We love Liverpool ONE – we salute the vibrancy it’s brought to the city centre, and the cash, of course. But we’re saddened to see that one of its few kooky corners, that of Keys Court, is scheduled to be demolished, to make way for something altogether more, well, nondescript. At least, that’s the plan (application number 12F/1422).
This tiled, jagged ziggurat is perhaps the only independently minded enclave of the massive scheme – and, as such, is the natural home for such pop-up wonders as the Made Here store we praised fulsomely recently. Proprieter Kate couldn’t, at the time, praise LiverpoolONE enough either, singling out their ‘can do’ attitude to ‘easy in and out’ tenants, willing to brighten up this processional route into the bling corridor of Peters Lane. Here, amid the Kuonis and the Boss emporia, you’ll see the sleek black granite and engineering brick of Haworth Tompkins and Dixon Jones’ RIBA-winning treatment.
And very stylish and lovely it is too.
But it works because of the juxtaposition of its cheeky and brash next door neighbour. It’s like the Desperate Scousewives cast have moved in next door to the Made in Chelsea gang. And Liverpool loves nothing better than a clash of cultural stereotypes.
When LiverpoolONE opened – or, rather, just before – it made great store of promising a vibrant mini-mall of local traders, offering a pleasing counterpoint to the big name retail we, equally, craved. As it should – because all city centres need both. SevenStreets has just returned from Portugal – where cities from Porto to Lisbon offer that rich, essential mix of the big name chain next to the esoteric local. Ah well, you know the score, we don’t need to labour the point.
Seems Grosvenor is disappointed by the relatively thin pickings along this stretch. And, to be fair, they have a point. We’ve never been in Tie Rack. But don’t shoot the shop fronts. These are the best bits – designed by the hot-right-now FAT architects: an internationally acclaimed practice who’ve made their mark in an otherwise sleek and serviceable (but ever so slightly monochrome, apart from the staircase) shopping centre.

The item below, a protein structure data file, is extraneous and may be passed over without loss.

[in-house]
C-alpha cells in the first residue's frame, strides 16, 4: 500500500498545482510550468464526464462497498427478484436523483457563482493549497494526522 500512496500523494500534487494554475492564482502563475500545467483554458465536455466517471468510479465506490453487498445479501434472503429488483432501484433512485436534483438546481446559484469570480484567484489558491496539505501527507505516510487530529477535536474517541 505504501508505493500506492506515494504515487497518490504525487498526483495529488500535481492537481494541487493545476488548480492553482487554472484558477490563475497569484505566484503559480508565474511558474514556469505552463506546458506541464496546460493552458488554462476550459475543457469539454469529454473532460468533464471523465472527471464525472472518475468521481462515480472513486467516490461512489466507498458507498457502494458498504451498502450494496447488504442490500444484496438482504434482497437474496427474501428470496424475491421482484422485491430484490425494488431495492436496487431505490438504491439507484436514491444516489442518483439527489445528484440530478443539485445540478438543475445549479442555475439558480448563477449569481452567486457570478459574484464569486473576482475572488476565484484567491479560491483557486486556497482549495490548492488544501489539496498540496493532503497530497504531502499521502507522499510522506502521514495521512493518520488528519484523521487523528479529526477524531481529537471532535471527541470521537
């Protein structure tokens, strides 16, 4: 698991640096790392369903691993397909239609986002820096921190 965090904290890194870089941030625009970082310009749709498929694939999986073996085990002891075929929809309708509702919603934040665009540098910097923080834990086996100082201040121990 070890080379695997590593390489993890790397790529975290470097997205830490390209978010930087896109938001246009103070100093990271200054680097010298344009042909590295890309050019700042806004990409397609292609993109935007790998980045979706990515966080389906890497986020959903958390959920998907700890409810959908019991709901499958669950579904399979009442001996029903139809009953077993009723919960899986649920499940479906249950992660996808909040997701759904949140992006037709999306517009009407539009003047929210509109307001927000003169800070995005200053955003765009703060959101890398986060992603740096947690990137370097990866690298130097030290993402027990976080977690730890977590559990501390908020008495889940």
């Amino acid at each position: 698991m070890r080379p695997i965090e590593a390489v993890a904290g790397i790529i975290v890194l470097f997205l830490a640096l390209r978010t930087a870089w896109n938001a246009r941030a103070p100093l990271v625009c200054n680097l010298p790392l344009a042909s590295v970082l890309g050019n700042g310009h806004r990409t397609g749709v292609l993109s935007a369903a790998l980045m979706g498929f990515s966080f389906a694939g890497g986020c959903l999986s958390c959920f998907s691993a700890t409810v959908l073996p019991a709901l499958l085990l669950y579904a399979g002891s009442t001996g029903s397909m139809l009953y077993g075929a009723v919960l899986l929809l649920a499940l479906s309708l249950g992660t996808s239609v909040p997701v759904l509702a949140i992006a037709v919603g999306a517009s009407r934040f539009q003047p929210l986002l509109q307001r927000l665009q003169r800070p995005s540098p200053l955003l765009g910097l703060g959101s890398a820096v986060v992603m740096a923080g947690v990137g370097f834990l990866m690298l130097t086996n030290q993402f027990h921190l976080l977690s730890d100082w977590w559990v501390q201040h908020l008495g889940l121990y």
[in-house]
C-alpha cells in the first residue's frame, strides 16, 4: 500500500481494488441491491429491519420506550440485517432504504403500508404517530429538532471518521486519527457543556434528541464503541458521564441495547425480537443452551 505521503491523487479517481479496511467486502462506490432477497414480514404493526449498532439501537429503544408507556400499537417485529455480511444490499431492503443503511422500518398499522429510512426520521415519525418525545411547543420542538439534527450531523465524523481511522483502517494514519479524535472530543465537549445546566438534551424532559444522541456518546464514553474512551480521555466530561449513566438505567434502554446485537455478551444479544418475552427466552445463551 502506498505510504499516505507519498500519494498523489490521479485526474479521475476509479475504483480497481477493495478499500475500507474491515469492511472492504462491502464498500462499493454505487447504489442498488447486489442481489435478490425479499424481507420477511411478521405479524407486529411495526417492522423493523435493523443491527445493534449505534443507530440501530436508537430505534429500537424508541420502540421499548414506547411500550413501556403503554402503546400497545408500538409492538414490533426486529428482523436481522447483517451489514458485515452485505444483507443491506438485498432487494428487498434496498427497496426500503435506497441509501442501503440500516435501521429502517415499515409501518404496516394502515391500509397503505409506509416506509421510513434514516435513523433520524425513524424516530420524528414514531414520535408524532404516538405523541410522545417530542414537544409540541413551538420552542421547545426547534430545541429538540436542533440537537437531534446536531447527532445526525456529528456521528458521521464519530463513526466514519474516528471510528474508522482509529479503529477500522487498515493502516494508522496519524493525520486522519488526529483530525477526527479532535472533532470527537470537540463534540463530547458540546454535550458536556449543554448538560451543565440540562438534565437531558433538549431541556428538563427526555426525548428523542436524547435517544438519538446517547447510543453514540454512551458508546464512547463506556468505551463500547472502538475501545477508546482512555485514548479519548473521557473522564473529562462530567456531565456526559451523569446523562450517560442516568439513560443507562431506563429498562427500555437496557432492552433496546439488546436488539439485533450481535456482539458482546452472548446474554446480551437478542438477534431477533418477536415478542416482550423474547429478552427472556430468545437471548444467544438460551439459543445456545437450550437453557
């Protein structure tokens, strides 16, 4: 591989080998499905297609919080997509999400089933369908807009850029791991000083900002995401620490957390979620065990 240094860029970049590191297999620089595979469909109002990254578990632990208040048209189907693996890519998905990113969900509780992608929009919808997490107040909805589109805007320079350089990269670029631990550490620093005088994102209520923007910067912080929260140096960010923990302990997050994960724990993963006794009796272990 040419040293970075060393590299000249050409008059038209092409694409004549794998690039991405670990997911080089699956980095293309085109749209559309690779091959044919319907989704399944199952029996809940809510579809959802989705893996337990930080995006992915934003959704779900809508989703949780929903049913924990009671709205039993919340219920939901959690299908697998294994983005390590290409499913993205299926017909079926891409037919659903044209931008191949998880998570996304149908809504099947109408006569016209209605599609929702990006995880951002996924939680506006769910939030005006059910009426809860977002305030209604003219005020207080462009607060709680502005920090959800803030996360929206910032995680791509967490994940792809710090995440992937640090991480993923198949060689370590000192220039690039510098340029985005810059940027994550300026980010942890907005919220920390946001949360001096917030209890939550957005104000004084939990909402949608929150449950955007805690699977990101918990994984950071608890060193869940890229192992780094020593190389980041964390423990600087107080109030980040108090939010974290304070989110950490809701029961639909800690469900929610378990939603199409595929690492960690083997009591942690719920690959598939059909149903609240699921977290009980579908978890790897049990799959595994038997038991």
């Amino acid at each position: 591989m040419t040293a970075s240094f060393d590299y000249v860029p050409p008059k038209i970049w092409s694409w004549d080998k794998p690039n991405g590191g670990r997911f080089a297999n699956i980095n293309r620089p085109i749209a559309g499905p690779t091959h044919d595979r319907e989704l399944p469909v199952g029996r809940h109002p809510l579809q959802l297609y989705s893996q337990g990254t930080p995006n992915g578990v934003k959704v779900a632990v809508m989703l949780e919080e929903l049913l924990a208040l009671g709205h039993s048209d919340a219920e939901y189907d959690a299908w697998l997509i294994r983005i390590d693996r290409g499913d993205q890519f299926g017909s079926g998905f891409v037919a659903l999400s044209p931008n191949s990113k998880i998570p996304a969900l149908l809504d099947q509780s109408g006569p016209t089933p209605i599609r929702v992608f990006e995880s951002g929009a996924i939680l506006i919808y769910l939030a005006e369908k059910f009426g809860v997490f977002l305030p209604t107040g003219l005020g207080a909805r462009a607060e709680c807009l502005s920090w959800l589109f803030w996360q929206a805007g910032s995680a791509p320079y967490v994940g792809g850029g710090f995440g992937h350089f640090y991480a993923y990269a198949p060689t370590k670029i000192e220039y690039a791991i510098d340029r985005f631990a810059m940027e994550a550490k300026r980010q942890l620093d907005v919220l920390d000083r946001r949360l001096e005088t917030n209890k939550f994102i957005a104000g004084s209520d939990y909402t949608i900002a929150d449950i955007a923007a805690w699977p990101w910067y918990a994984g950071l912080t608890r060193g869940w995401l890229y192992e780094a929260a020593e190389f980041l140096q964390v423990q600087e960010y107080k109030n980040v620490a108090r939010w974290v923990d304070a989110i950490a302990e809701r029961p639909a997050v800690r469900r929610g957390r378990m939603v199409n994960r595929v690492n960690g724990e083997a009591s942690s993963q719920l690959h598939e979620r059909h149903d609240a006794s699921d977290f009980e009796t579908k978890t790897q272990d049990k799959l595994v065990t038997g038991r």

FAT’s response was to use references that include ornamental and decorative street furniture as well as, in their words, “the tiled and patterned facades of the Victorian buildings of Liverpool”. And they did it with style, humour and eye-popping chutzpah. If a building ever said new Liverpool, it was their Liverpool Pavilion. So we’ll be gutted to see it go.
Its spaces, too, were deliberate: the series of facets along it alter the buildings’ interior shapes and provide niches for seating and views into Church Yard from the first floor cafe and ground floor retail units. And it’s the perfect place for small to medium local stores to dip their foot into the retail world. The plan is to turn this huddle of mini stores into a ‘single storey pavilion building comprising two retail units’ – in other words, say goodbye to pop ups and tiny, bazaar-like stalls.
Come on Grosvenor. Your tenancy residency is beating all expectations. Heck, Harvey Nicks is about to open. Have a heart – give this space to us. Let us animate it, feed it and nurture it to life. Give the place over to the city: allow us to shape it, own it, breathe some passion and independence into it. Like they do in similar schemes in Malmo, Lyon and Berlin: and allow the city to show you what it can do. Tie Rack? Sorry, but that’s never gonna set pulses racing, is it?
If you straighten out our kinks and jagged edges, you’ll have separated the Liverpool from the One.
(You can place objections on the city’s planning portal here.